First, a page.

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Featured Articles   I   February 2016
 
What Happened?!? -- Here is What We Know:
RNTF Staff

One of the world’s best and most reliable systems, GPS, had an “anomaly” last week that caused many users across the globe to have minor problems. The US Air Force issued a statement explaining the malfunction. But the question everyone is asking is “What happened to users?” 

We have heard talk of alarms and resets for cell base stations, electrical grid synchrophasers, first responder radio systems, IT networks, science applications, and so on, all over America (nothing really terrible, fortunately). The Air Force statement said that “U.S. Strategic Command’s Commercial Integration Cell…effectively served as the portal to determine the scope of commercial user impacts.” So we asked Strategic Command. Unfortunately, our requests for information have gone unanswered.

Click HERE to read the rest of the article.

See Also:  GPS Errors Caused ‘12 Hours of Problems’ For Companies


Defense Department Researchers Push Plan Aimed at Avoiding Worldwide GPS Meltdown
Tom Roeder
Gazette.com

The Defense Department’s top researchers want ground-based miniature atomic clocks to avert a global catastrophe if the orbiting timepieces that make up the Colorado Springs-based Global Positioning System stop ticking.

The Defense Advanced Research Projects Agency announced a crash program to invent miniature advanced atomic clocks that reflects growing worries about the vulnerability of Air Force Space Command’s GPS satellites.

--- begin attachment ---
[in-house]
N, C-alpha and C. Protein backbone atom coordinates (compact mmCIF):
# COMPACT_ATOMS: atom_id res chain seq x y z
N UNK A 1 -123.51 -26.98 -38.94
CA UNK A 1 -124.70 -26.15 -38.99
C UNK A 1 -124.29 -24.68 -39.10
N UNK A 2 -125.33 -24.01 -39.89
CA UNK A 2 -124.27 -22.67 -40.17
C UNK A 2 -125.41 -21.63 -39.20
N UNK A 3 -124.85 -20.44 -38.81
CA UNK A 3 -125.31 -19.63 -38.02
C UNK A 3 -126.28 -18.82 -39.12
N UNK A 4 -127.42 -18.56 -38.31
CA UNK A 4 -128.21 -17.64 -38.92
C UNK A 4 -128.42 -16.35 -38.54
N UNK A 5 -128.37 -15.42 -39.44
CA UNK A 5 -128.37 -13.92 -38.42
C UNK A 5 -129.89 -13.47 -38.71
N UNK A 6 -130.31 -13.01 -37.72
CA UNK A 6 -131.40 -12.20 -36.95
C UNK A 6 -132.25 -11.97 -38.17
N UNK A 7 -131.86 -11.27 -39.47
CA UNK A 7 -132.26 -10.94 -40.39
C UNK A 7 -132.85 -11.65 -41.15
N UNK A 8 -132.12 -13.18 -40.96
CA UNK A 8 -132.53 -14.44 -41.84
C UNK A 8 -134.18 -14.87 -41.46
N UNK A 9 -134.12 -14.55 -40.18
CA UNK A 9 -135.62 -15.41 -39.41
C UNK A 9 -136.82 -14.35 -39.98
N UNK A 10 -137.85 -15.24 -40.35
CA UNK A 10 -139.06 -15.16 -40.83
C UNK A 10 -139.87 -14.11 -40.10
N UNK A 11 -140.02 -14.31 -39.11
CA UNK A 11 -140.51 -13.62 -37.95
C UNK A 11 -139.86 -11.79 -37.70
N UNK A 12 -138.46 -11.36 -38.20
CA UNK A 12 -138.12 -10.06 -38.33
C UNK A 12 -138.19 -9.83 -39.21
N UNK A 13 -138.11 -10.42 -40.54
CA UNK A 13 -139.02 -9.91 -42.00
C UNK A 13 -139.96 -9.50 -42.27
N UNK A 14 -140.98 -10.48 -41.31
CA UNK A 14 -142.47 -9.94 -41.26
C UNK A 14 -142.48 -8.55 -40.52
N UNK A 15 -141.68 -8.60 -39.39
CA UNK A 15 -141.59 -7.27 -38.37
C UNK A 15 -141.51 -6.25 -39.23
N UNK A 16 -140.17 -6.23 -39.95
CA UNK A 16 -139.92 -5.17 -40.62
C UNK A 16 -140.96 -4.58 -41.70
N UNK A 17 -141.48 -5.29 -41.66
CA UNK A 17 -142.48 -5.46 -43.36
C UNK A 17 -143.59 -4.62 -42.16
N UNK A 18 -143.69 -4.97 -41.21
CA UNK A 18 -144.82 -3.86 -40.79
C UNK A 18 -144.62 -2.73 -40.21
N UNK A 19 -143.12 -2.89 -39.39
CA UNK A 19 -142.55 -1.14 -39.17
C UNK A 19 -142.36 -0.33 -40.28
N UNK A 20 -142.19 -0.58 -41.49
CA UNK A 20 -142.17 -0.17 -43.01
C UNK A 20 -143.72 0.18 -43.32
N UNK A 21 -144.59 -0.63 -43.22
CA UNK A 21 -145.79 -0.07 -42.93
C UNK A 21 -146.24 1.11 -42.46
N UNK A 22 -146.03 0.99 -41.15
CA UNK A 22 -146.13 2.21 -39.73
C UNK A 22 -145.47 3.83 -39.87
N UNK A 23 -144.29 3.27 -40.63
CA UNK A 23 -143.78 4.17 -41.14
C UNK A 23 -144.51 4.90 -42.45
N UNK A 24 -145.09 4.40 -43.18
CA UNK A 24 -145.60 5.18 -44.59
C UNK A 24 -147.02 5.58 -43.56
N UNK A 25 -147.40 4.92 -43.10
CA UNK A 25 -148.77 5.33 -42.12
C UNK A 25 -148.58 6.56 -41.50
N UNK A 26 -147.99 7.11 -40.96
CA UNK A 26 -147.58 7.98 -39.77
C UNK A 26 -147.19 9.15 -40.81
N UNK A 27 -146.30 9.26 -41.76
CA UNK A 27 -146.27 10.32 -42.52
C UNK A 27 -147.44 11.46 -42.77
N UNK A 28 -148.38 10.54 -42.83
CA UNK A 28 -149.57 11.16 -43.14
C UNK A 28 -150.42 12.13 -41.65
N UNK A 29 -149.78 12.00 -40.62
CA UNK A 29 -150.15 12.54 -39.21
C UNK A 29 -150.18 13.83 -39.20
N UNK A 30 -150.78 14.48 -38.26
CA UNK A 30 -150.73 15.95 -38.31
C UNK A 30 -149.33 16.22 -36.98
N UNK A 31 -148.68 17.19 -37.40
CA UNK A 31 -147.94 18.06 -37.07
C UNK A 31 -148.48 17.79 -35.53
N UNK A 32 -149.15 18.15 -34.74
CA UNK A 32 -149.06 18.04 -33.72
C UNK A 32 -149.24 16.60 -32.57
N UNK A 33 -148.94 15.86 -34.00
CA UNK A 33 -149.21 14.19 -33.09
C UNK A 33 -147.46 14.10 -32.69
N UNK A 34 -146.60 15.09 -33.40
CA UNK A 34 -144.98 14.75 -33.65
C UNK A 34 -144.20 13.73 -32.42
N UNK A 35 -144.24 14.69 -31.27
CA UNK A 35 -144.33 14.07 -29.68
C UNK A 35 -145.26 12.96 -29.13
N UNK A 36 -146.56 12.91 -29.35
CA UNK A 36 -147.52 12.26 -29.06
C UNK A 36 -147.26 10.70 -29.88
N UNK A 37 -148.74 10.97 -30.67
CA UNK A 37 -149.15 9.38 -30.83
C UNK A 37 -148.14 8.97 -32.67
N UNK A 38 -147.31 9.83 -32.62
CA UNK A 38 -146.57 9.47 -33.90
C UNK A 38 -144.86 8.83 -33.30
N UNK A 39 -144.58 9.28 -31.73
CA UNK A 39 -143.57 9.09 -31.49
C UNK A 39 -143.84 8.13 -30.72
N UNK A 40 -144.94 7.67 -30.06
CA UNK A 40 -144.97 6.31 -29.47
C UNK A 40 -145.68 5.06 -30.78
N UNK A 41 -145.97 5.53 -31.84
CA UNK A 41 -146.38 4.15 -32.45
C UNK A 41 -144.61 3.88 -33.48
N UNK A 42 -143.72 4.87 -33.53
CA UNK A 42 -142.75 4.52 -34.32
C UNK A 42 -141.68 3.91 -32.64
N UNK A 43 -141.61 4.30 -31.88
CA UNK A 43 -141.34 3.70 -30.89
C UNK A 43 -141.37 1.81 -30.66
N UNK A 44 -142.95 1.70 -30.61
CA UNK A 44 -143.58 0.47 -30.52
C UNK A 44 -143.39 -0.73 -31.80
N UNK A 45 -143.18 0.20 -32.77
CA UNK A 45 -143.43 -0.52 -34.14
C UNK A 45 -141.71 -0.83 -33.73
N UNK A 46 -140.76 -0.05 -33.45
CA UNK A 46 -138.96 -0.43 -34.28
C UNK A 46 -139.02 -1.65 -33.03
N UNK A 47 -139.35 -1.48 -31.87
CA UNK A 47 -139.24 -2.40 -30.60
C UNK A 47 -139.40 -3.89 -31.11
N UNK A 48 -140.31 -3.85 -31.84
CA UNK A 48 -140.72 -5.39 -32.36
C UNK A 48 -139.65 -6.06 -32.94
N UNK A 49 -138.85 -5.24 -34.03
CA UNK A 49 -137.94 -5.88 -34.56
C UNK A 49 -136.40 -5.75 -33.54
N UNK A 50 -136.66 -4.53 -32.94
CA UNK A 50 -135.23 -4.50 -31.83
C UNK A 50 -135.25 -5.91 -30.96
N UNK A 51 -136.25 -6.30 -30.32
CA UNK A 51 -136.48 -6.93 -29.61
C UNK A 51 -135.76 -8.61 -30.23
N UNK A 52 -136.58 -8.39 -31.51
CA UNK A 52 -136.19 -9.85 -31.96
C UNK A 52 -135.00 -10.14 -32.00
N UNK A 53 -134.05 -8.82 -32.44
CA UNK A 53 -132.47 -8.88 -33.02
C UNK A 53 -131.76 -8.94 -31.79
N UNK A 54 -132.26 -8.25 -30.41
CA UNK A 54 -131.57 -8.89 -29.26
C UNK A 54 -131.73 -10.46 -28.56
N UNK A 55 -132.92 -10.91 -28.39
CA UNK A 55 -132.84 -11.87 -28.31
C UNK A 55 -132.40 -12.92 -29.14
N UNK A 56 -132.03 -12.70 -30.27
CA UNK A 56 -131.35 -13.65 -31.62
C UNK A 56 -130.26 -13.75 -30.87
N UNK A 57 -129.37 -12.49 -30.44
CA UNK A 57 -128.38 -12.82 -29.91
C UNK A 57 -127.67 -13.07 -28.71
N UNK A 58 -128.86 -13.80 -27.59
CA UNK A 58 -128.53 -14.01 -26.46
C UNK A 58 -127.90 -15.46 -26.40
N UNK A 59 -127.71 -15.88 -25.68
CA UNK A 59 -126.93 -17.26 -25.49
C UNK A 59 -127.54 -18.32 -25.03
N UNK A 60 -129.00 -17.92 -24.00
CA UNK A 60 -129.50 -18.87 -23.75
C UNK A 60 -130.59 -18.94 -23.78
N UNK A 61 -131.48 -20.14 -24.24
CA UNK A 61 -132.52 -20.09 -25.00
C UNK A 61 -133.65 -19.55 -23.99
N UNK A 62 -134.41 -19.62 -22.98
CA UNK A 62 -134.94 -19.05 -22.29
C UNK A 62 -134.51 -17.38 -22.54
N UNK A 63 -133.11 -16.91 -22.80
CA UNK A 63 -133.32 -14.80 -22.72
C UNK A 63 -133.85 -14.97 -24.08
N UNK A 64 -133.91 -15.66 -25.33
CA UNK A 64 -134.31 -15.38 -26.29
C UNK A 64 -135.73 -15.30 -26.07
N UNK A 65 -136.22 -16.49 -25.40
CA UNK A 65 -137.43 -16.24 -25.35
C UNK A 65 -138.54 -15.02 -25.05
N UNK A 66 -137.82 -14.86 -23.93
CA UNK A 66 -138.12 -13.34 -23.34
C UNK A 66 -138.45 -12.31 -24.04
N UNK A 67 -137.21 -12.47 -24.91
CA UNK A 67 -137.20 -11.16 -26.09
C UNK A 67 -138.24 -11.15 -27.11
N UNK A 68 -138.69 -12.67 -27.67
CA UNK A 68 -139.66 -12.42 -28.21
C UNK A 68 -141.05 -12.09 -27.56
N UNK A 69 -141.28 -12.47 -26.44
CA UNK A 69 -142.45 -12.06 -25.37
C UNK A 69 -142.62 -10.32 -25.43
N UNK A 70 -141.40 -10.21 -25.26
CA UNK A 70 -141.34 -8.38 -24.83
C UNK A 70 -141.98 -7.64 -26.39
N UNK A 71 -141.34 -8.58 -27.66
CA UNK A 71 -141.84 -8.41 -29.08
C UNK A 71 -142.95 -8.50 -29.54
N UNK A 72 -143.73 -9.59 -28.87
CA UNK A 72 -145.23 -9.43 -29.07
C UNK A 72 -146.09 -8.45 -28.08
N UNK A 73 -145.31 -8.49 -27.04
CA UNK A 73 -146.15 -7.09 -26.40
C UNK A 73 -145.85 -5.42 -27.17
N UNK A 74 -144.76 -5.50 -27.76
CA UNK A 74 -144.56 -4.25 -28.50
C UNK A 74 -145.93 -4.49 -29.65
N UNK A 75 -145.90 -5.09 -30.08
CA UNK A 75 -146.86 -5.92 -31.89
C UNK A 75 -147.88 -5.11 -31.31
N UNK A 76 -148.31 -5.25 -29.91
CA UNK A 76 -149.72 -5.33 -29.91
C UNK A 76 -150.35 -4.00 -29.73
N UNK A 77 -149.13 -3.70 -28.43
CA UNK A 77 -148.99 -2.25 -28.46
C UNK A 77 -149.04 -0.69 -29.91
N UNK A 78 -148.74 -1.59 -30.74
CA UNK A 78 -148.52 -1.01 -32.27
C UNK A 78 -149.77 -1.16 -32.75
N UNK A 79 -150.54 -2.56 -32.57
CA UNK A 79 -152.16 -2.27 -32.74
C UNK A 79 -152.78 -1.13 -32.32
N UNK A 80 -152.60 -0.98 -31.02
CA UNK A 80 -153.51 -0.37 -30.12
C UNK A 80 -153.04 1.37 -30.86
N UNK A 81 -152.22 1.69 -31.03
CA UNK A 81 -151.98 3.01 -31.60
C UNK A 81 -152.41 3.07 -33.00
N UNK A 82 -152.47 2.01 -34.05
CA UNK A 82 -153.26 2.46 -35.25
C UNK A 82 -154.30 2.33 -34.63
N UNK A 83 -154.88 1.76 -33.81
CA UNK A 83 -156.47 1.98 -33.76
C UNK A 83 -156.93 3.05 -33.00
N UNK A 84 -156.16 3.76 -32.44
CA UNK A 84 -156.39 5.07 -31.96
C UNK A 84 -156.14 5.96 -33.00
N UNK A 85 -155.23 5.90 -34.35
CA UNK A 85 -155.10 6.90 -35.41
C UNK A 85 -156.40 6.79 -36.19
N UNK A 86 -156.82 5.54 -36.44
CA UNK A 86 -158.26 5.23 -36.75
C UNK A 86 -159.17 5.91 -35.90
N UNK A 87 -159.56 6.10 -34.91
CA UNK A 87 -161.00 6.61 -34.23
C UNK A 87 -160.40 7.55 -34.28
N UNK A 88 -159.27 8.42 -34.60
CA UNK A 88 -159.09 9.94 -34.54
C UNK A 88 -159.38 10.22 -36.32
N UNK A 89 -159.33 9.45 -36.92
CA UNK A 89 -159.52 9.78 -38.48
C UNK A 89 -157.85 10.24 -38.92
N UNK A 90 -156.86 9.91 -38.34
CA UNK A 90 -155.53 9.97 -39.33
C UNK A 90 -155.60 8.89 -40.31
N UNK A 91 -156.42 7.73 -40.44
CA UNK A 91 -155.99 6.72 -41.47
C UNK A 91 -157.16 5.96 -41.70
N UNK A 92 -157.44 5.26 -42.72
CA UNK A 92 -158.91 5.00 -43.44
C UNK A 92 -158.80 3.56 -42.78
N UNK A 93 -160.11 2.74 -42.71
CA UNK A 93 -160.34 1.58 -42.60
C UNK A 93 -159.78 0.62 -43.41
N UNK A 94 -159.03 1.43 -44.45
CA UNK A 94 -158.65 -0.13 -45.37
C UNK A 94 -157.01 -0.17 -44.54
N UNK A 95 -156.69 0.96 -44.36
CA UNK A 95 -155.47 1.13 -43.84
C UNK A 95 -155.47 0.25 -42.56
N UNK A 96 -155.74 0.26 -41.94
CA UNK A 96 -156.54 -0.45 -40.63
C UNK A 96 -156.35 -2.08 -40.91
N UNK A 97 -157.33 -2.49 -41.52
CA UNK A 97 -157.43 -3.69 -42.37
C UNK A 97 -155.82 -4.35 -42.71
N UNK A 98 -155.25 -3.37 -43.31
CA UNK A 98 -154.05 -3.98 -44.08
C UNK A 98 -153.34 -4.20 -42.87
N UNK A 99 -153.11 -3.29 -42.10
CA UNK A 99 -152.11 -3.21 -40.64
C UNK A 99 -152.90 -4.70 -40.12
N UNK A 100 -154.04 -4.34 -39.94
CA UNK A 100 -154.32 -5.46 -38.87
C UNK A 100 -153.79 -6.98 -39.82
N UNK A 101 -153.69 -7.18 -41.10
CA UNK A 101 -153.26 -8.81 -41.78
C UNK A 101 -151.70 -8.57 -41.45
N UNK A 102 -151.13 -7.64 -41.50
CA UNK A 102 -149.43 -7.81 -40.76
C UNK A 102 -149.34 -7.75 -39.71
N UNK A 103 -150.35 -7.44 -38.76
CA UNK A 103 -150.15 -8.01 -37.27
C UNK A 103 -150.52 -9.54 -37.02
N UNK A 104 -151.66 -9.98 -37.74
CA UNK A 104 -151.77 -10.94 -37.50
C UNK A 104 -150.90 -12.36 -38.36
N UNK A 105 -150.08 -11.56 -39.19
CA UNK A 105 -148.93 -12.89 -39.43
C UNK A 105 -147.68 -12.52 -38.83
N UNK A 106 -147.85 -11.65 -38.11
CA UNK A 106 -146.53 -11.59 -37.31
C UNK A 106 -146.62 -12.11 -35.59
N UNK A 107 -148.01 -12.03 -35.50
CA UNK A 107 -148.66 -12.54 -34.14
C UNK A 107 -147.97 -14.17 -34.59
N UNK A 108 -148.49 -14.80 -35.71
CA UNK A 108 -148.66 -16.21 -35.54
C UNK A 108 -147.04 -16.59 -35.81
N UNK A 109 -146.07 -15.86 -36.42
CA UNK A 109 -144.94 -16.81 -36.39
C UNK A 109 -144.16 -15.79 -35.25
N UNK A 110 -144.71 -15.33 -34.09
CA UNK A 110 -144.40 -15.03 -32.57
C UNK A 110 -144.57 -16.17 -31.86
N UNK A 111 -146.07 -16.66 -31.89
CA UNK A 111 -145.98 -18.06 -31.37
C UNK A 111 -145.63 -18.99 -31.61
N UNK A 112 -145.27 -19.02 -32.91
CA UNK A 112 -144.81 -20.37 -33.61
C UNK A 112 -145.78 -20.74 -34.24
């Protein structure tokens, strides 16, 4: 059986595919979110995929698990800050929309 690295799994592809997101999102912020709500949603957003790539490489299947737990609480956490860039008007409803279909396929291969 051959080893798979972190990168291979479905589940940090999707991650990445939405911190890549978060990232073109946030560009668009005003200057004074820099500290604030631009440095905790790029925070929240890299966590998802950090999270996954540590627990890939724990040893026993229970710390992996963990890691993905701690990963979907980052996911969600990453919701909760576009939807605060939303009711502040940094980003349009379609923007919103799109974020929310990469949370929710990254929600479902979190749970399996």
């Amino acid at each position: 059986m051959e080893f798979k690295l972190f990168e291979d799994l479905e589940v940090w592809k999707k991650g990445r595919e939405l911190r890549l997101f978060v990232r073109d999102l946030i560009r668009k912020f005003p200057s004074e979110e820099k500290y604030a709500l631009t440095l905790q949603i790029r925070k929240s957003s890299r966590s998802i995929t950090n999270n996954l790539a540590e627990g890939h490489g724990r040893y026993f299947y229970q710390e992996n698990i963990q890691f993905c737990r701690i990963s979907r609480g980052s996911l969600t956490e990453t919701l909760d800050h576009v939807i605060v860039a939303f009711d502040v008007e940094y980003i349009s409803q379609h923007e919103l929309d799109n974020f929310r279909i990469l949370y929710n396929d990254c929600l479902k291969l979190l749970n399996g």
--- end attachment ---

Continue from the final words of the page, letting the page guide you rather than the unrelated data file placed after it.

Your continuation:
Click HERE to read the rest of this article. 


GPS Glitch Caused Outages, Fueled Arguments for Backup - Inside GNSS
Dee Ann Divis
"Inside GNSS"


Less than a month after Europe switched off most of its Loran transmitters, a problem with GPS satellite timing signal triggered alarms across thcontinent and caused an unknown number of outages, including the disruption of some features of critical infrastructure.

The GPS problem was caused by an error in ground software uploaded January 26 as system operators removed space vehicle number (SVN) 23 from service. The long-planned deactivation of SVN 23, the oldest of the GPS satellites, clears the way for a new satellite, the last GPS Block IIF, which is to be launched February 4.

Click HERE to read the rest of this article.


USCG Issues Safety Alert - GPS/GNSS, Trust But Verify
United States Coast Guard

Do you know what equipment relies upon the U.S. Global Positioning System (GPS) signal? How would you respond if you lost the signal? This past summer, multiple outbound vessels from a non-U.S. port suddenly lost GPS signal reception. The net effect was various alarms and a loss of GPS input to the ship’s surface search radar, gyro units and Electronic Chart Display & Information System (ECDIS), resulting in no GPS data for position fixing, radar over ground speed inputs, gyro speed input and loss of collision avoidance capabilities on the radar display. Fortunately, the vessels were able to safely continue their voyage using radar in heads up display, magnetic compass and terrestrial navigation. Approximately 6nm later, the vessels’ GPS units resumed operation..

Click HERE to read the rest of this article. 

 

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